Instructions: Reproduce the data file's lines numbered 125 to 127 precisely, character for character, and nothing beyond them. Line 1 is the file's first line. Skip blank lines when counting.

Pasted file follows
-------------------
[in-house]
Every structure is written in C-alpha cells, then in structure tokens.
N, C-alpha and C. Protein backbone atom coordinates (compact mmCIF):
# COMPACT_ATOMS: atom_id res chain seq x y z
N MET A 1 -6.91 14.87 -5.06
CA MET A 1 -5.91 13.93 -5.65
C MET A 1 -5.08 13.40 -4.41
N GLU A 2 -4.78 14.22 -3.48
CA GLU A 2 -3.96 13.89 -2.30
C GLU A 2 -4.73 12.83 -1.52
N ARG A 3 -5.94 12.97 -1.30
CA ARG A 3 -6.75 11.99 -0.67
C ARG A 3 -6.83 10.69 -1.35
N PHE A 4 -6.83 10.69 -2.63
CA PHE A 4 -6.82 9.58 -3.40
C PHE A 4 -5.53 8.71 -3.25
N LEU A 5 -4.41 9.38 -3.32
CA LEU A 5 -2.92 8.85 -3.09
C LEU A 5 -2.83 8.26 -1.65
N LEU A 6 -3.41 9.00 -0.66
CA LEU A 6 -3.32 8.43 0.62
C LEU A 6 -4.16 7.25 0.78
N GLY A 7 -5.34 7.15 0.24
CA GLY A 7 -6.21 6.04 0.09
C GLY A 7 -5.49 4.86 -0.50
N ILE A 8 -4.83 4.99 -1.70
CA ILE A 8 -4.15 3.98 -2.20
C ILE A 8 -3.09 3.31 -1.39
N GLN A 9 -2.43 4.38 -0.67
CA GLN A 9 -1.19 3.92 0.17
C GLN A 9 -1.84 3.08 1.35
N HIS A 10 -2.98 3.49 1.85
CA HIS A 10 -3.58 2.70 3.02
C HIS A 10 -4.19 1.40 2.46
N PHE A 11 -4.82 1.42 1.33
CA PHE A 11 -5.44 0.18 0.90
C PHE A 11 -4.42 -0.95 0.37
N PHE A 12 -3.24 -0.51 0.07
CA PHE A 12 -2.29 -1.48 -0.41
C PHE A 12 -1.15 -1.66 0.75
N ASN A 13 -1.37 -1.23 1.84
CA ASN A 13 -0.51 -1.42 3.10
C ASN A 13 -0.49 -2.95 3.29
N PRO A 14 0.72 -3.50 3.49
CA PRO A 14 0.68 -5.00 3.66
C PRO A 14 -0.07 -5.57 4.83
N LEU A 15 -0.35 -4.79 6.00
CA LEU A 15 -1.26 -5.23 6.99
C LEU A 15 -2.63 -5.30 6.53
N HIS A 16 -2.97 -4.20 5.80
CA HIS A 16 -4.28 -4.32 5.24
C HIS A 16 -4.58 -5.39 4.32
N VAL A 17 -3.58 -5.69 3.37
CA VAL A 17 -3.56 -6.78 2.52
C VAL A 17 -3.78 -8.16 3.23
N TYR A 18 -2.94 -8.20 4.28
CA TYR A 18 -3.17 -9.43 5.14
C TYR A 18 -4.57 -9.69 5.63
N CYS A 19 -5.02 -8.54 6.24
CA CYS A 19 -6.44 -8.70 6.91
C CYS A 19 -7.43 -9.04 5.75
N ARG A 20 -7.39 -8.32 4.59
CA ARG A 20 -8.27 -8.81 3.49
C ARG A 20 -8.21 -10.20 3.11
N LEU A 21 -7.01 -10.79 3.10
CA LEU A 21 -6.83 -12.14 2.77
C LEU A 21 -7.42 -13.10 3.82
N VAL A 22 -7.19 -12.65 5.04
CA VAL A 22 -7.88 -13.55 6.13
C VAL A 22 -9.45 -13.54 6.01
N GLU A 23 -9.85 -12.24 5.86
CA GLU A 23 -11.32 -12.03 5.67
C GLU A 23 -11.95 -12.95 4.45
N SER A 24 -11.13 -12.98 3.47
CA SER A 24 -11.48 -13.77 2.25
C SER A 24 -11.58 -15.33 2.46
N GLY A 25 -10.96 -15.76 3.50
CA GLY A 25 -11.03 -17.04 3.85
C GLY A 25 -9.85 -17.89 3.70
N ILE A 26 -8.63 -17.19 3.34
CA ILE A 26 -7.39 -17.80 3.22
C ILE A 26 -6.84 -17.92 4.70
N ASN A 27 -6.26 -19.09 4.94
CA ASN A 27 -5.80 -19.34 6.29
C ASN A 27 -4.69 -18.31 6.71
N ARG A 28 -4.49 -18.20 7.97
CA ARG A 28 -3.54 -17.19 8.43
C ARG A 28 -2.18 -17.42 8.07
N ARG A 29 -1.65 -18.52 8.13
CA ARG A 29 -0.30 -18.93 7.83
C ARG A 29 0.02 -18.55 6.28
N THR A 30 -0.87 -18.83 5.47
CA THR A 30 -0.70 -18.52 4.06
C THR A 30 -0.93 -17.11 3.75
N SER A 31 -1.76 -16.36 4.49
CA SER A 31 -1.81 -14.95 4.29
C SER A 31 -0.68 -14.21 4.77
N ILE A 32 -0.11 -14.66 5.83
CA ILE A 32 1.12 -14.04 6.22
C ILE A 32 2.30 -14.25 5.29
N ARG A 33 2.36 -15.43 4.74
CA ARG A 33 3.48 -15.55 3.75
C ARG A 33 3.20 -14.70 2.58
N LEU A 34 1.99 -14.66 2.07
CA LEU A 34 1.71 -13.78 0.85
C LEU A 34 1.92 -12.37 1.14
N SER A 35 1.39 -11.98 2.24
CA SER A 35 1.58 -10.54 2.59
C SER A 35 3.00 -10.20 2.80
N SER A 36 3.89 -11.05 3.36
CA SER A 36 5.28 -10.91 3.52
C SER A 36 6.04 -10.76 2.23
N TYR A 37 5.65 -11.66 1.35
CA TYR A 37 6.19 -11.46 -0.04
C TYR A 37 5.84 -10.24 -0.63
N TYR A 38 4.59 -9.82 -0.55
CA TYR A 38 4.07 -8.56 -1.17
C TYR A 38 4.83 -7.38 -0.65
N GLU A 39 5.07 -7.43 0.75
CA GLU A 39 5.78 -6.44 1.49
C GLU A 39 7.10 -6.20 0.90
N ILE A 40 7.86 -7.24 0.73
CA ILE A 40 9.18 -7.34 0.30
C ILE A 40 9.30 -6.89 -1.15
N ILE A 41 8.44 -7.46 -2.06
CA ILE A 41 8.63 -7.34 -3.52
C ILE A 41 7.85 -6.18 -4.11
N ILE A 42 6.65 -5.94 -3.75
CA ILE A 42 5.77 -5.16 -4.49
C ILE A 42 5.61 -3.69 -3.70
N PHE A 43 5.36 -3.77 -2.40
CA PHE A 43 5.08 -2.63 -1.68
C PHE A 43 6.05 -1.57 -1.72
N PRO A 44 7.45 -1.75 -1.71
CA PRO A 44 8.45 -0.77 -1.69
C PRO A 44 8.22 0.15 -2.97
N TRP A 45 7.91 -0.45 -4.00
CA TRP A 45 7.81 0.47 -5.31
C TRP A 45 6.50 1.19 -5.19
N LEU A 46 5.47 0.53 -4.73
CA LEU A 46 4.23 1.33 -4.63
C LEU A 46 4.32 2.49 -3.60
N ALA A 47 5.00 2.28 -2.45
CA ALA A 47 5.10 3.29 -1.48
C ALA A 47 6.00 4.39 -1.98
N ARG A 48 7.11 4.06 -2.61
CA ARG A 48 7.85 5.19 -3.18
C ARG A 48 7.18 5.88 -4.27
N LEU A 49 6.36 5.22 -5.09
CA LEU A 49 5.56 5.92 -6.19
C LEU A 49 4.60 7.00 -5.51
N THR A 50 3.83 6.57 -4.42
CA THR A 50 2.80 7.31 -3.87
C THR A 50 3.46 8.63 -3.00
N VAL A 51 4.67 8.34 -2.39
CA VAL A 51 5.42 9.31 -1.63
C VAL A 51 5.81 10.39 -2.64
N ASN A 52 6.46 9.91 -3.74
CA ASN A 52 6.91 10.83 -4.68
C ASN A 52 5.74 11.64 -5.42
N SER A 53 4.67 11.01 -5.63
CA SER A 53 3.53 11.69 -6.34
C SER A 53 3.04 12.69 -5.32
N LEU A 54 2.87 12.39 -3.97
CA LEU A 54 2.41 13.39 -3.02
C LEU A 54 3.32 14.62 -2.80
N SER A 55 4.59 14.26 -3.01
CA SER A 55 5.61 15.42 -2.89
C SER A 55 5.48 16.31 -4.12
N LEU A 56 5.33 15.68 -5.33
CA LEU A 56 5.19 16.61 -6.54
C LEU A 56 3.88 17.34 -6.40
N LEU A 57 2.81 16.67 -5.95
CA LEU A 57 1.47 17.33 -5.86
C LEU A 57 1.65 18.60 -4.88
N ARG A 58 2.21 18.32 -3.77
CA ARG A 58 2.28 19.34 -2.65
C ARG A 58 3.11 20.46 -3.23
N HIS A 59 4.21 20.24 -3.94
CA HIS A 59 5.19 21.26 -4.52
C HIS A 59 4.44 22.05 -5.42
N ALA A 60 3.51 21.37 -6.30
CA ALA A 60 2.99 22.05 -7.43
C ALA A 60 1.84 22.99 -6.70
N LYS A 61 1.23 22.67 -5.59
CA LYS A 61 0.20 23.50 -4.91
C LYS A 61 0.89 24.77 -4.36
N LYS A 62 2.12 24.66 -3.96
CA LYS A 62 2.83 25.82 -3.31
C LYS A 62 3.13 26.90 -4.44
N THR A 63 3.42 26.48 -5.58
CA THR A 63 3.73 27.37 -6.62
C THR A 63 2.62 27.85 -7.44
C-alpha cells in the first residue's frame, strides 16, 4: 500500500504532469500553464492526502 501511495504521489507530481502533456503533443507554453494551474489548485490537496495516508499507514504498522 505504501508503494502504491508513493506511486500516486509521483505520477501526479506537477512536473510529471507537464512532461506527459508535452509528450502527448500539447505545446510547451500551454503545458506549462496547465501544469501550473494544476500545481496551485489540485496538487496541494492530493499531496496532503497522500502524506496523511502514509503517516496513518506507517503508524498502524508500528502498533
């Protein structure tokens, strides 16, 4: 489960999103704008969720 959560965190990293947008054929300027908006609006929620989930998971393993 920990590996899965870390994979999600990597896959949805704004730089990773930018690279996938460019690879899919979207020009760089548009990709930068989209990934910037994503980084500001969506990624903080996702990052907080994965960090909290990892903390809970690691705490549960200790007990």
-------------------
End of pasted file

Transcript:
N ILE A 41 8.44 -7.46 -2.06
CA ILE A 41 8.63 -7.34 -3.52
C ILE A 41 7.85 -6.18 -4.11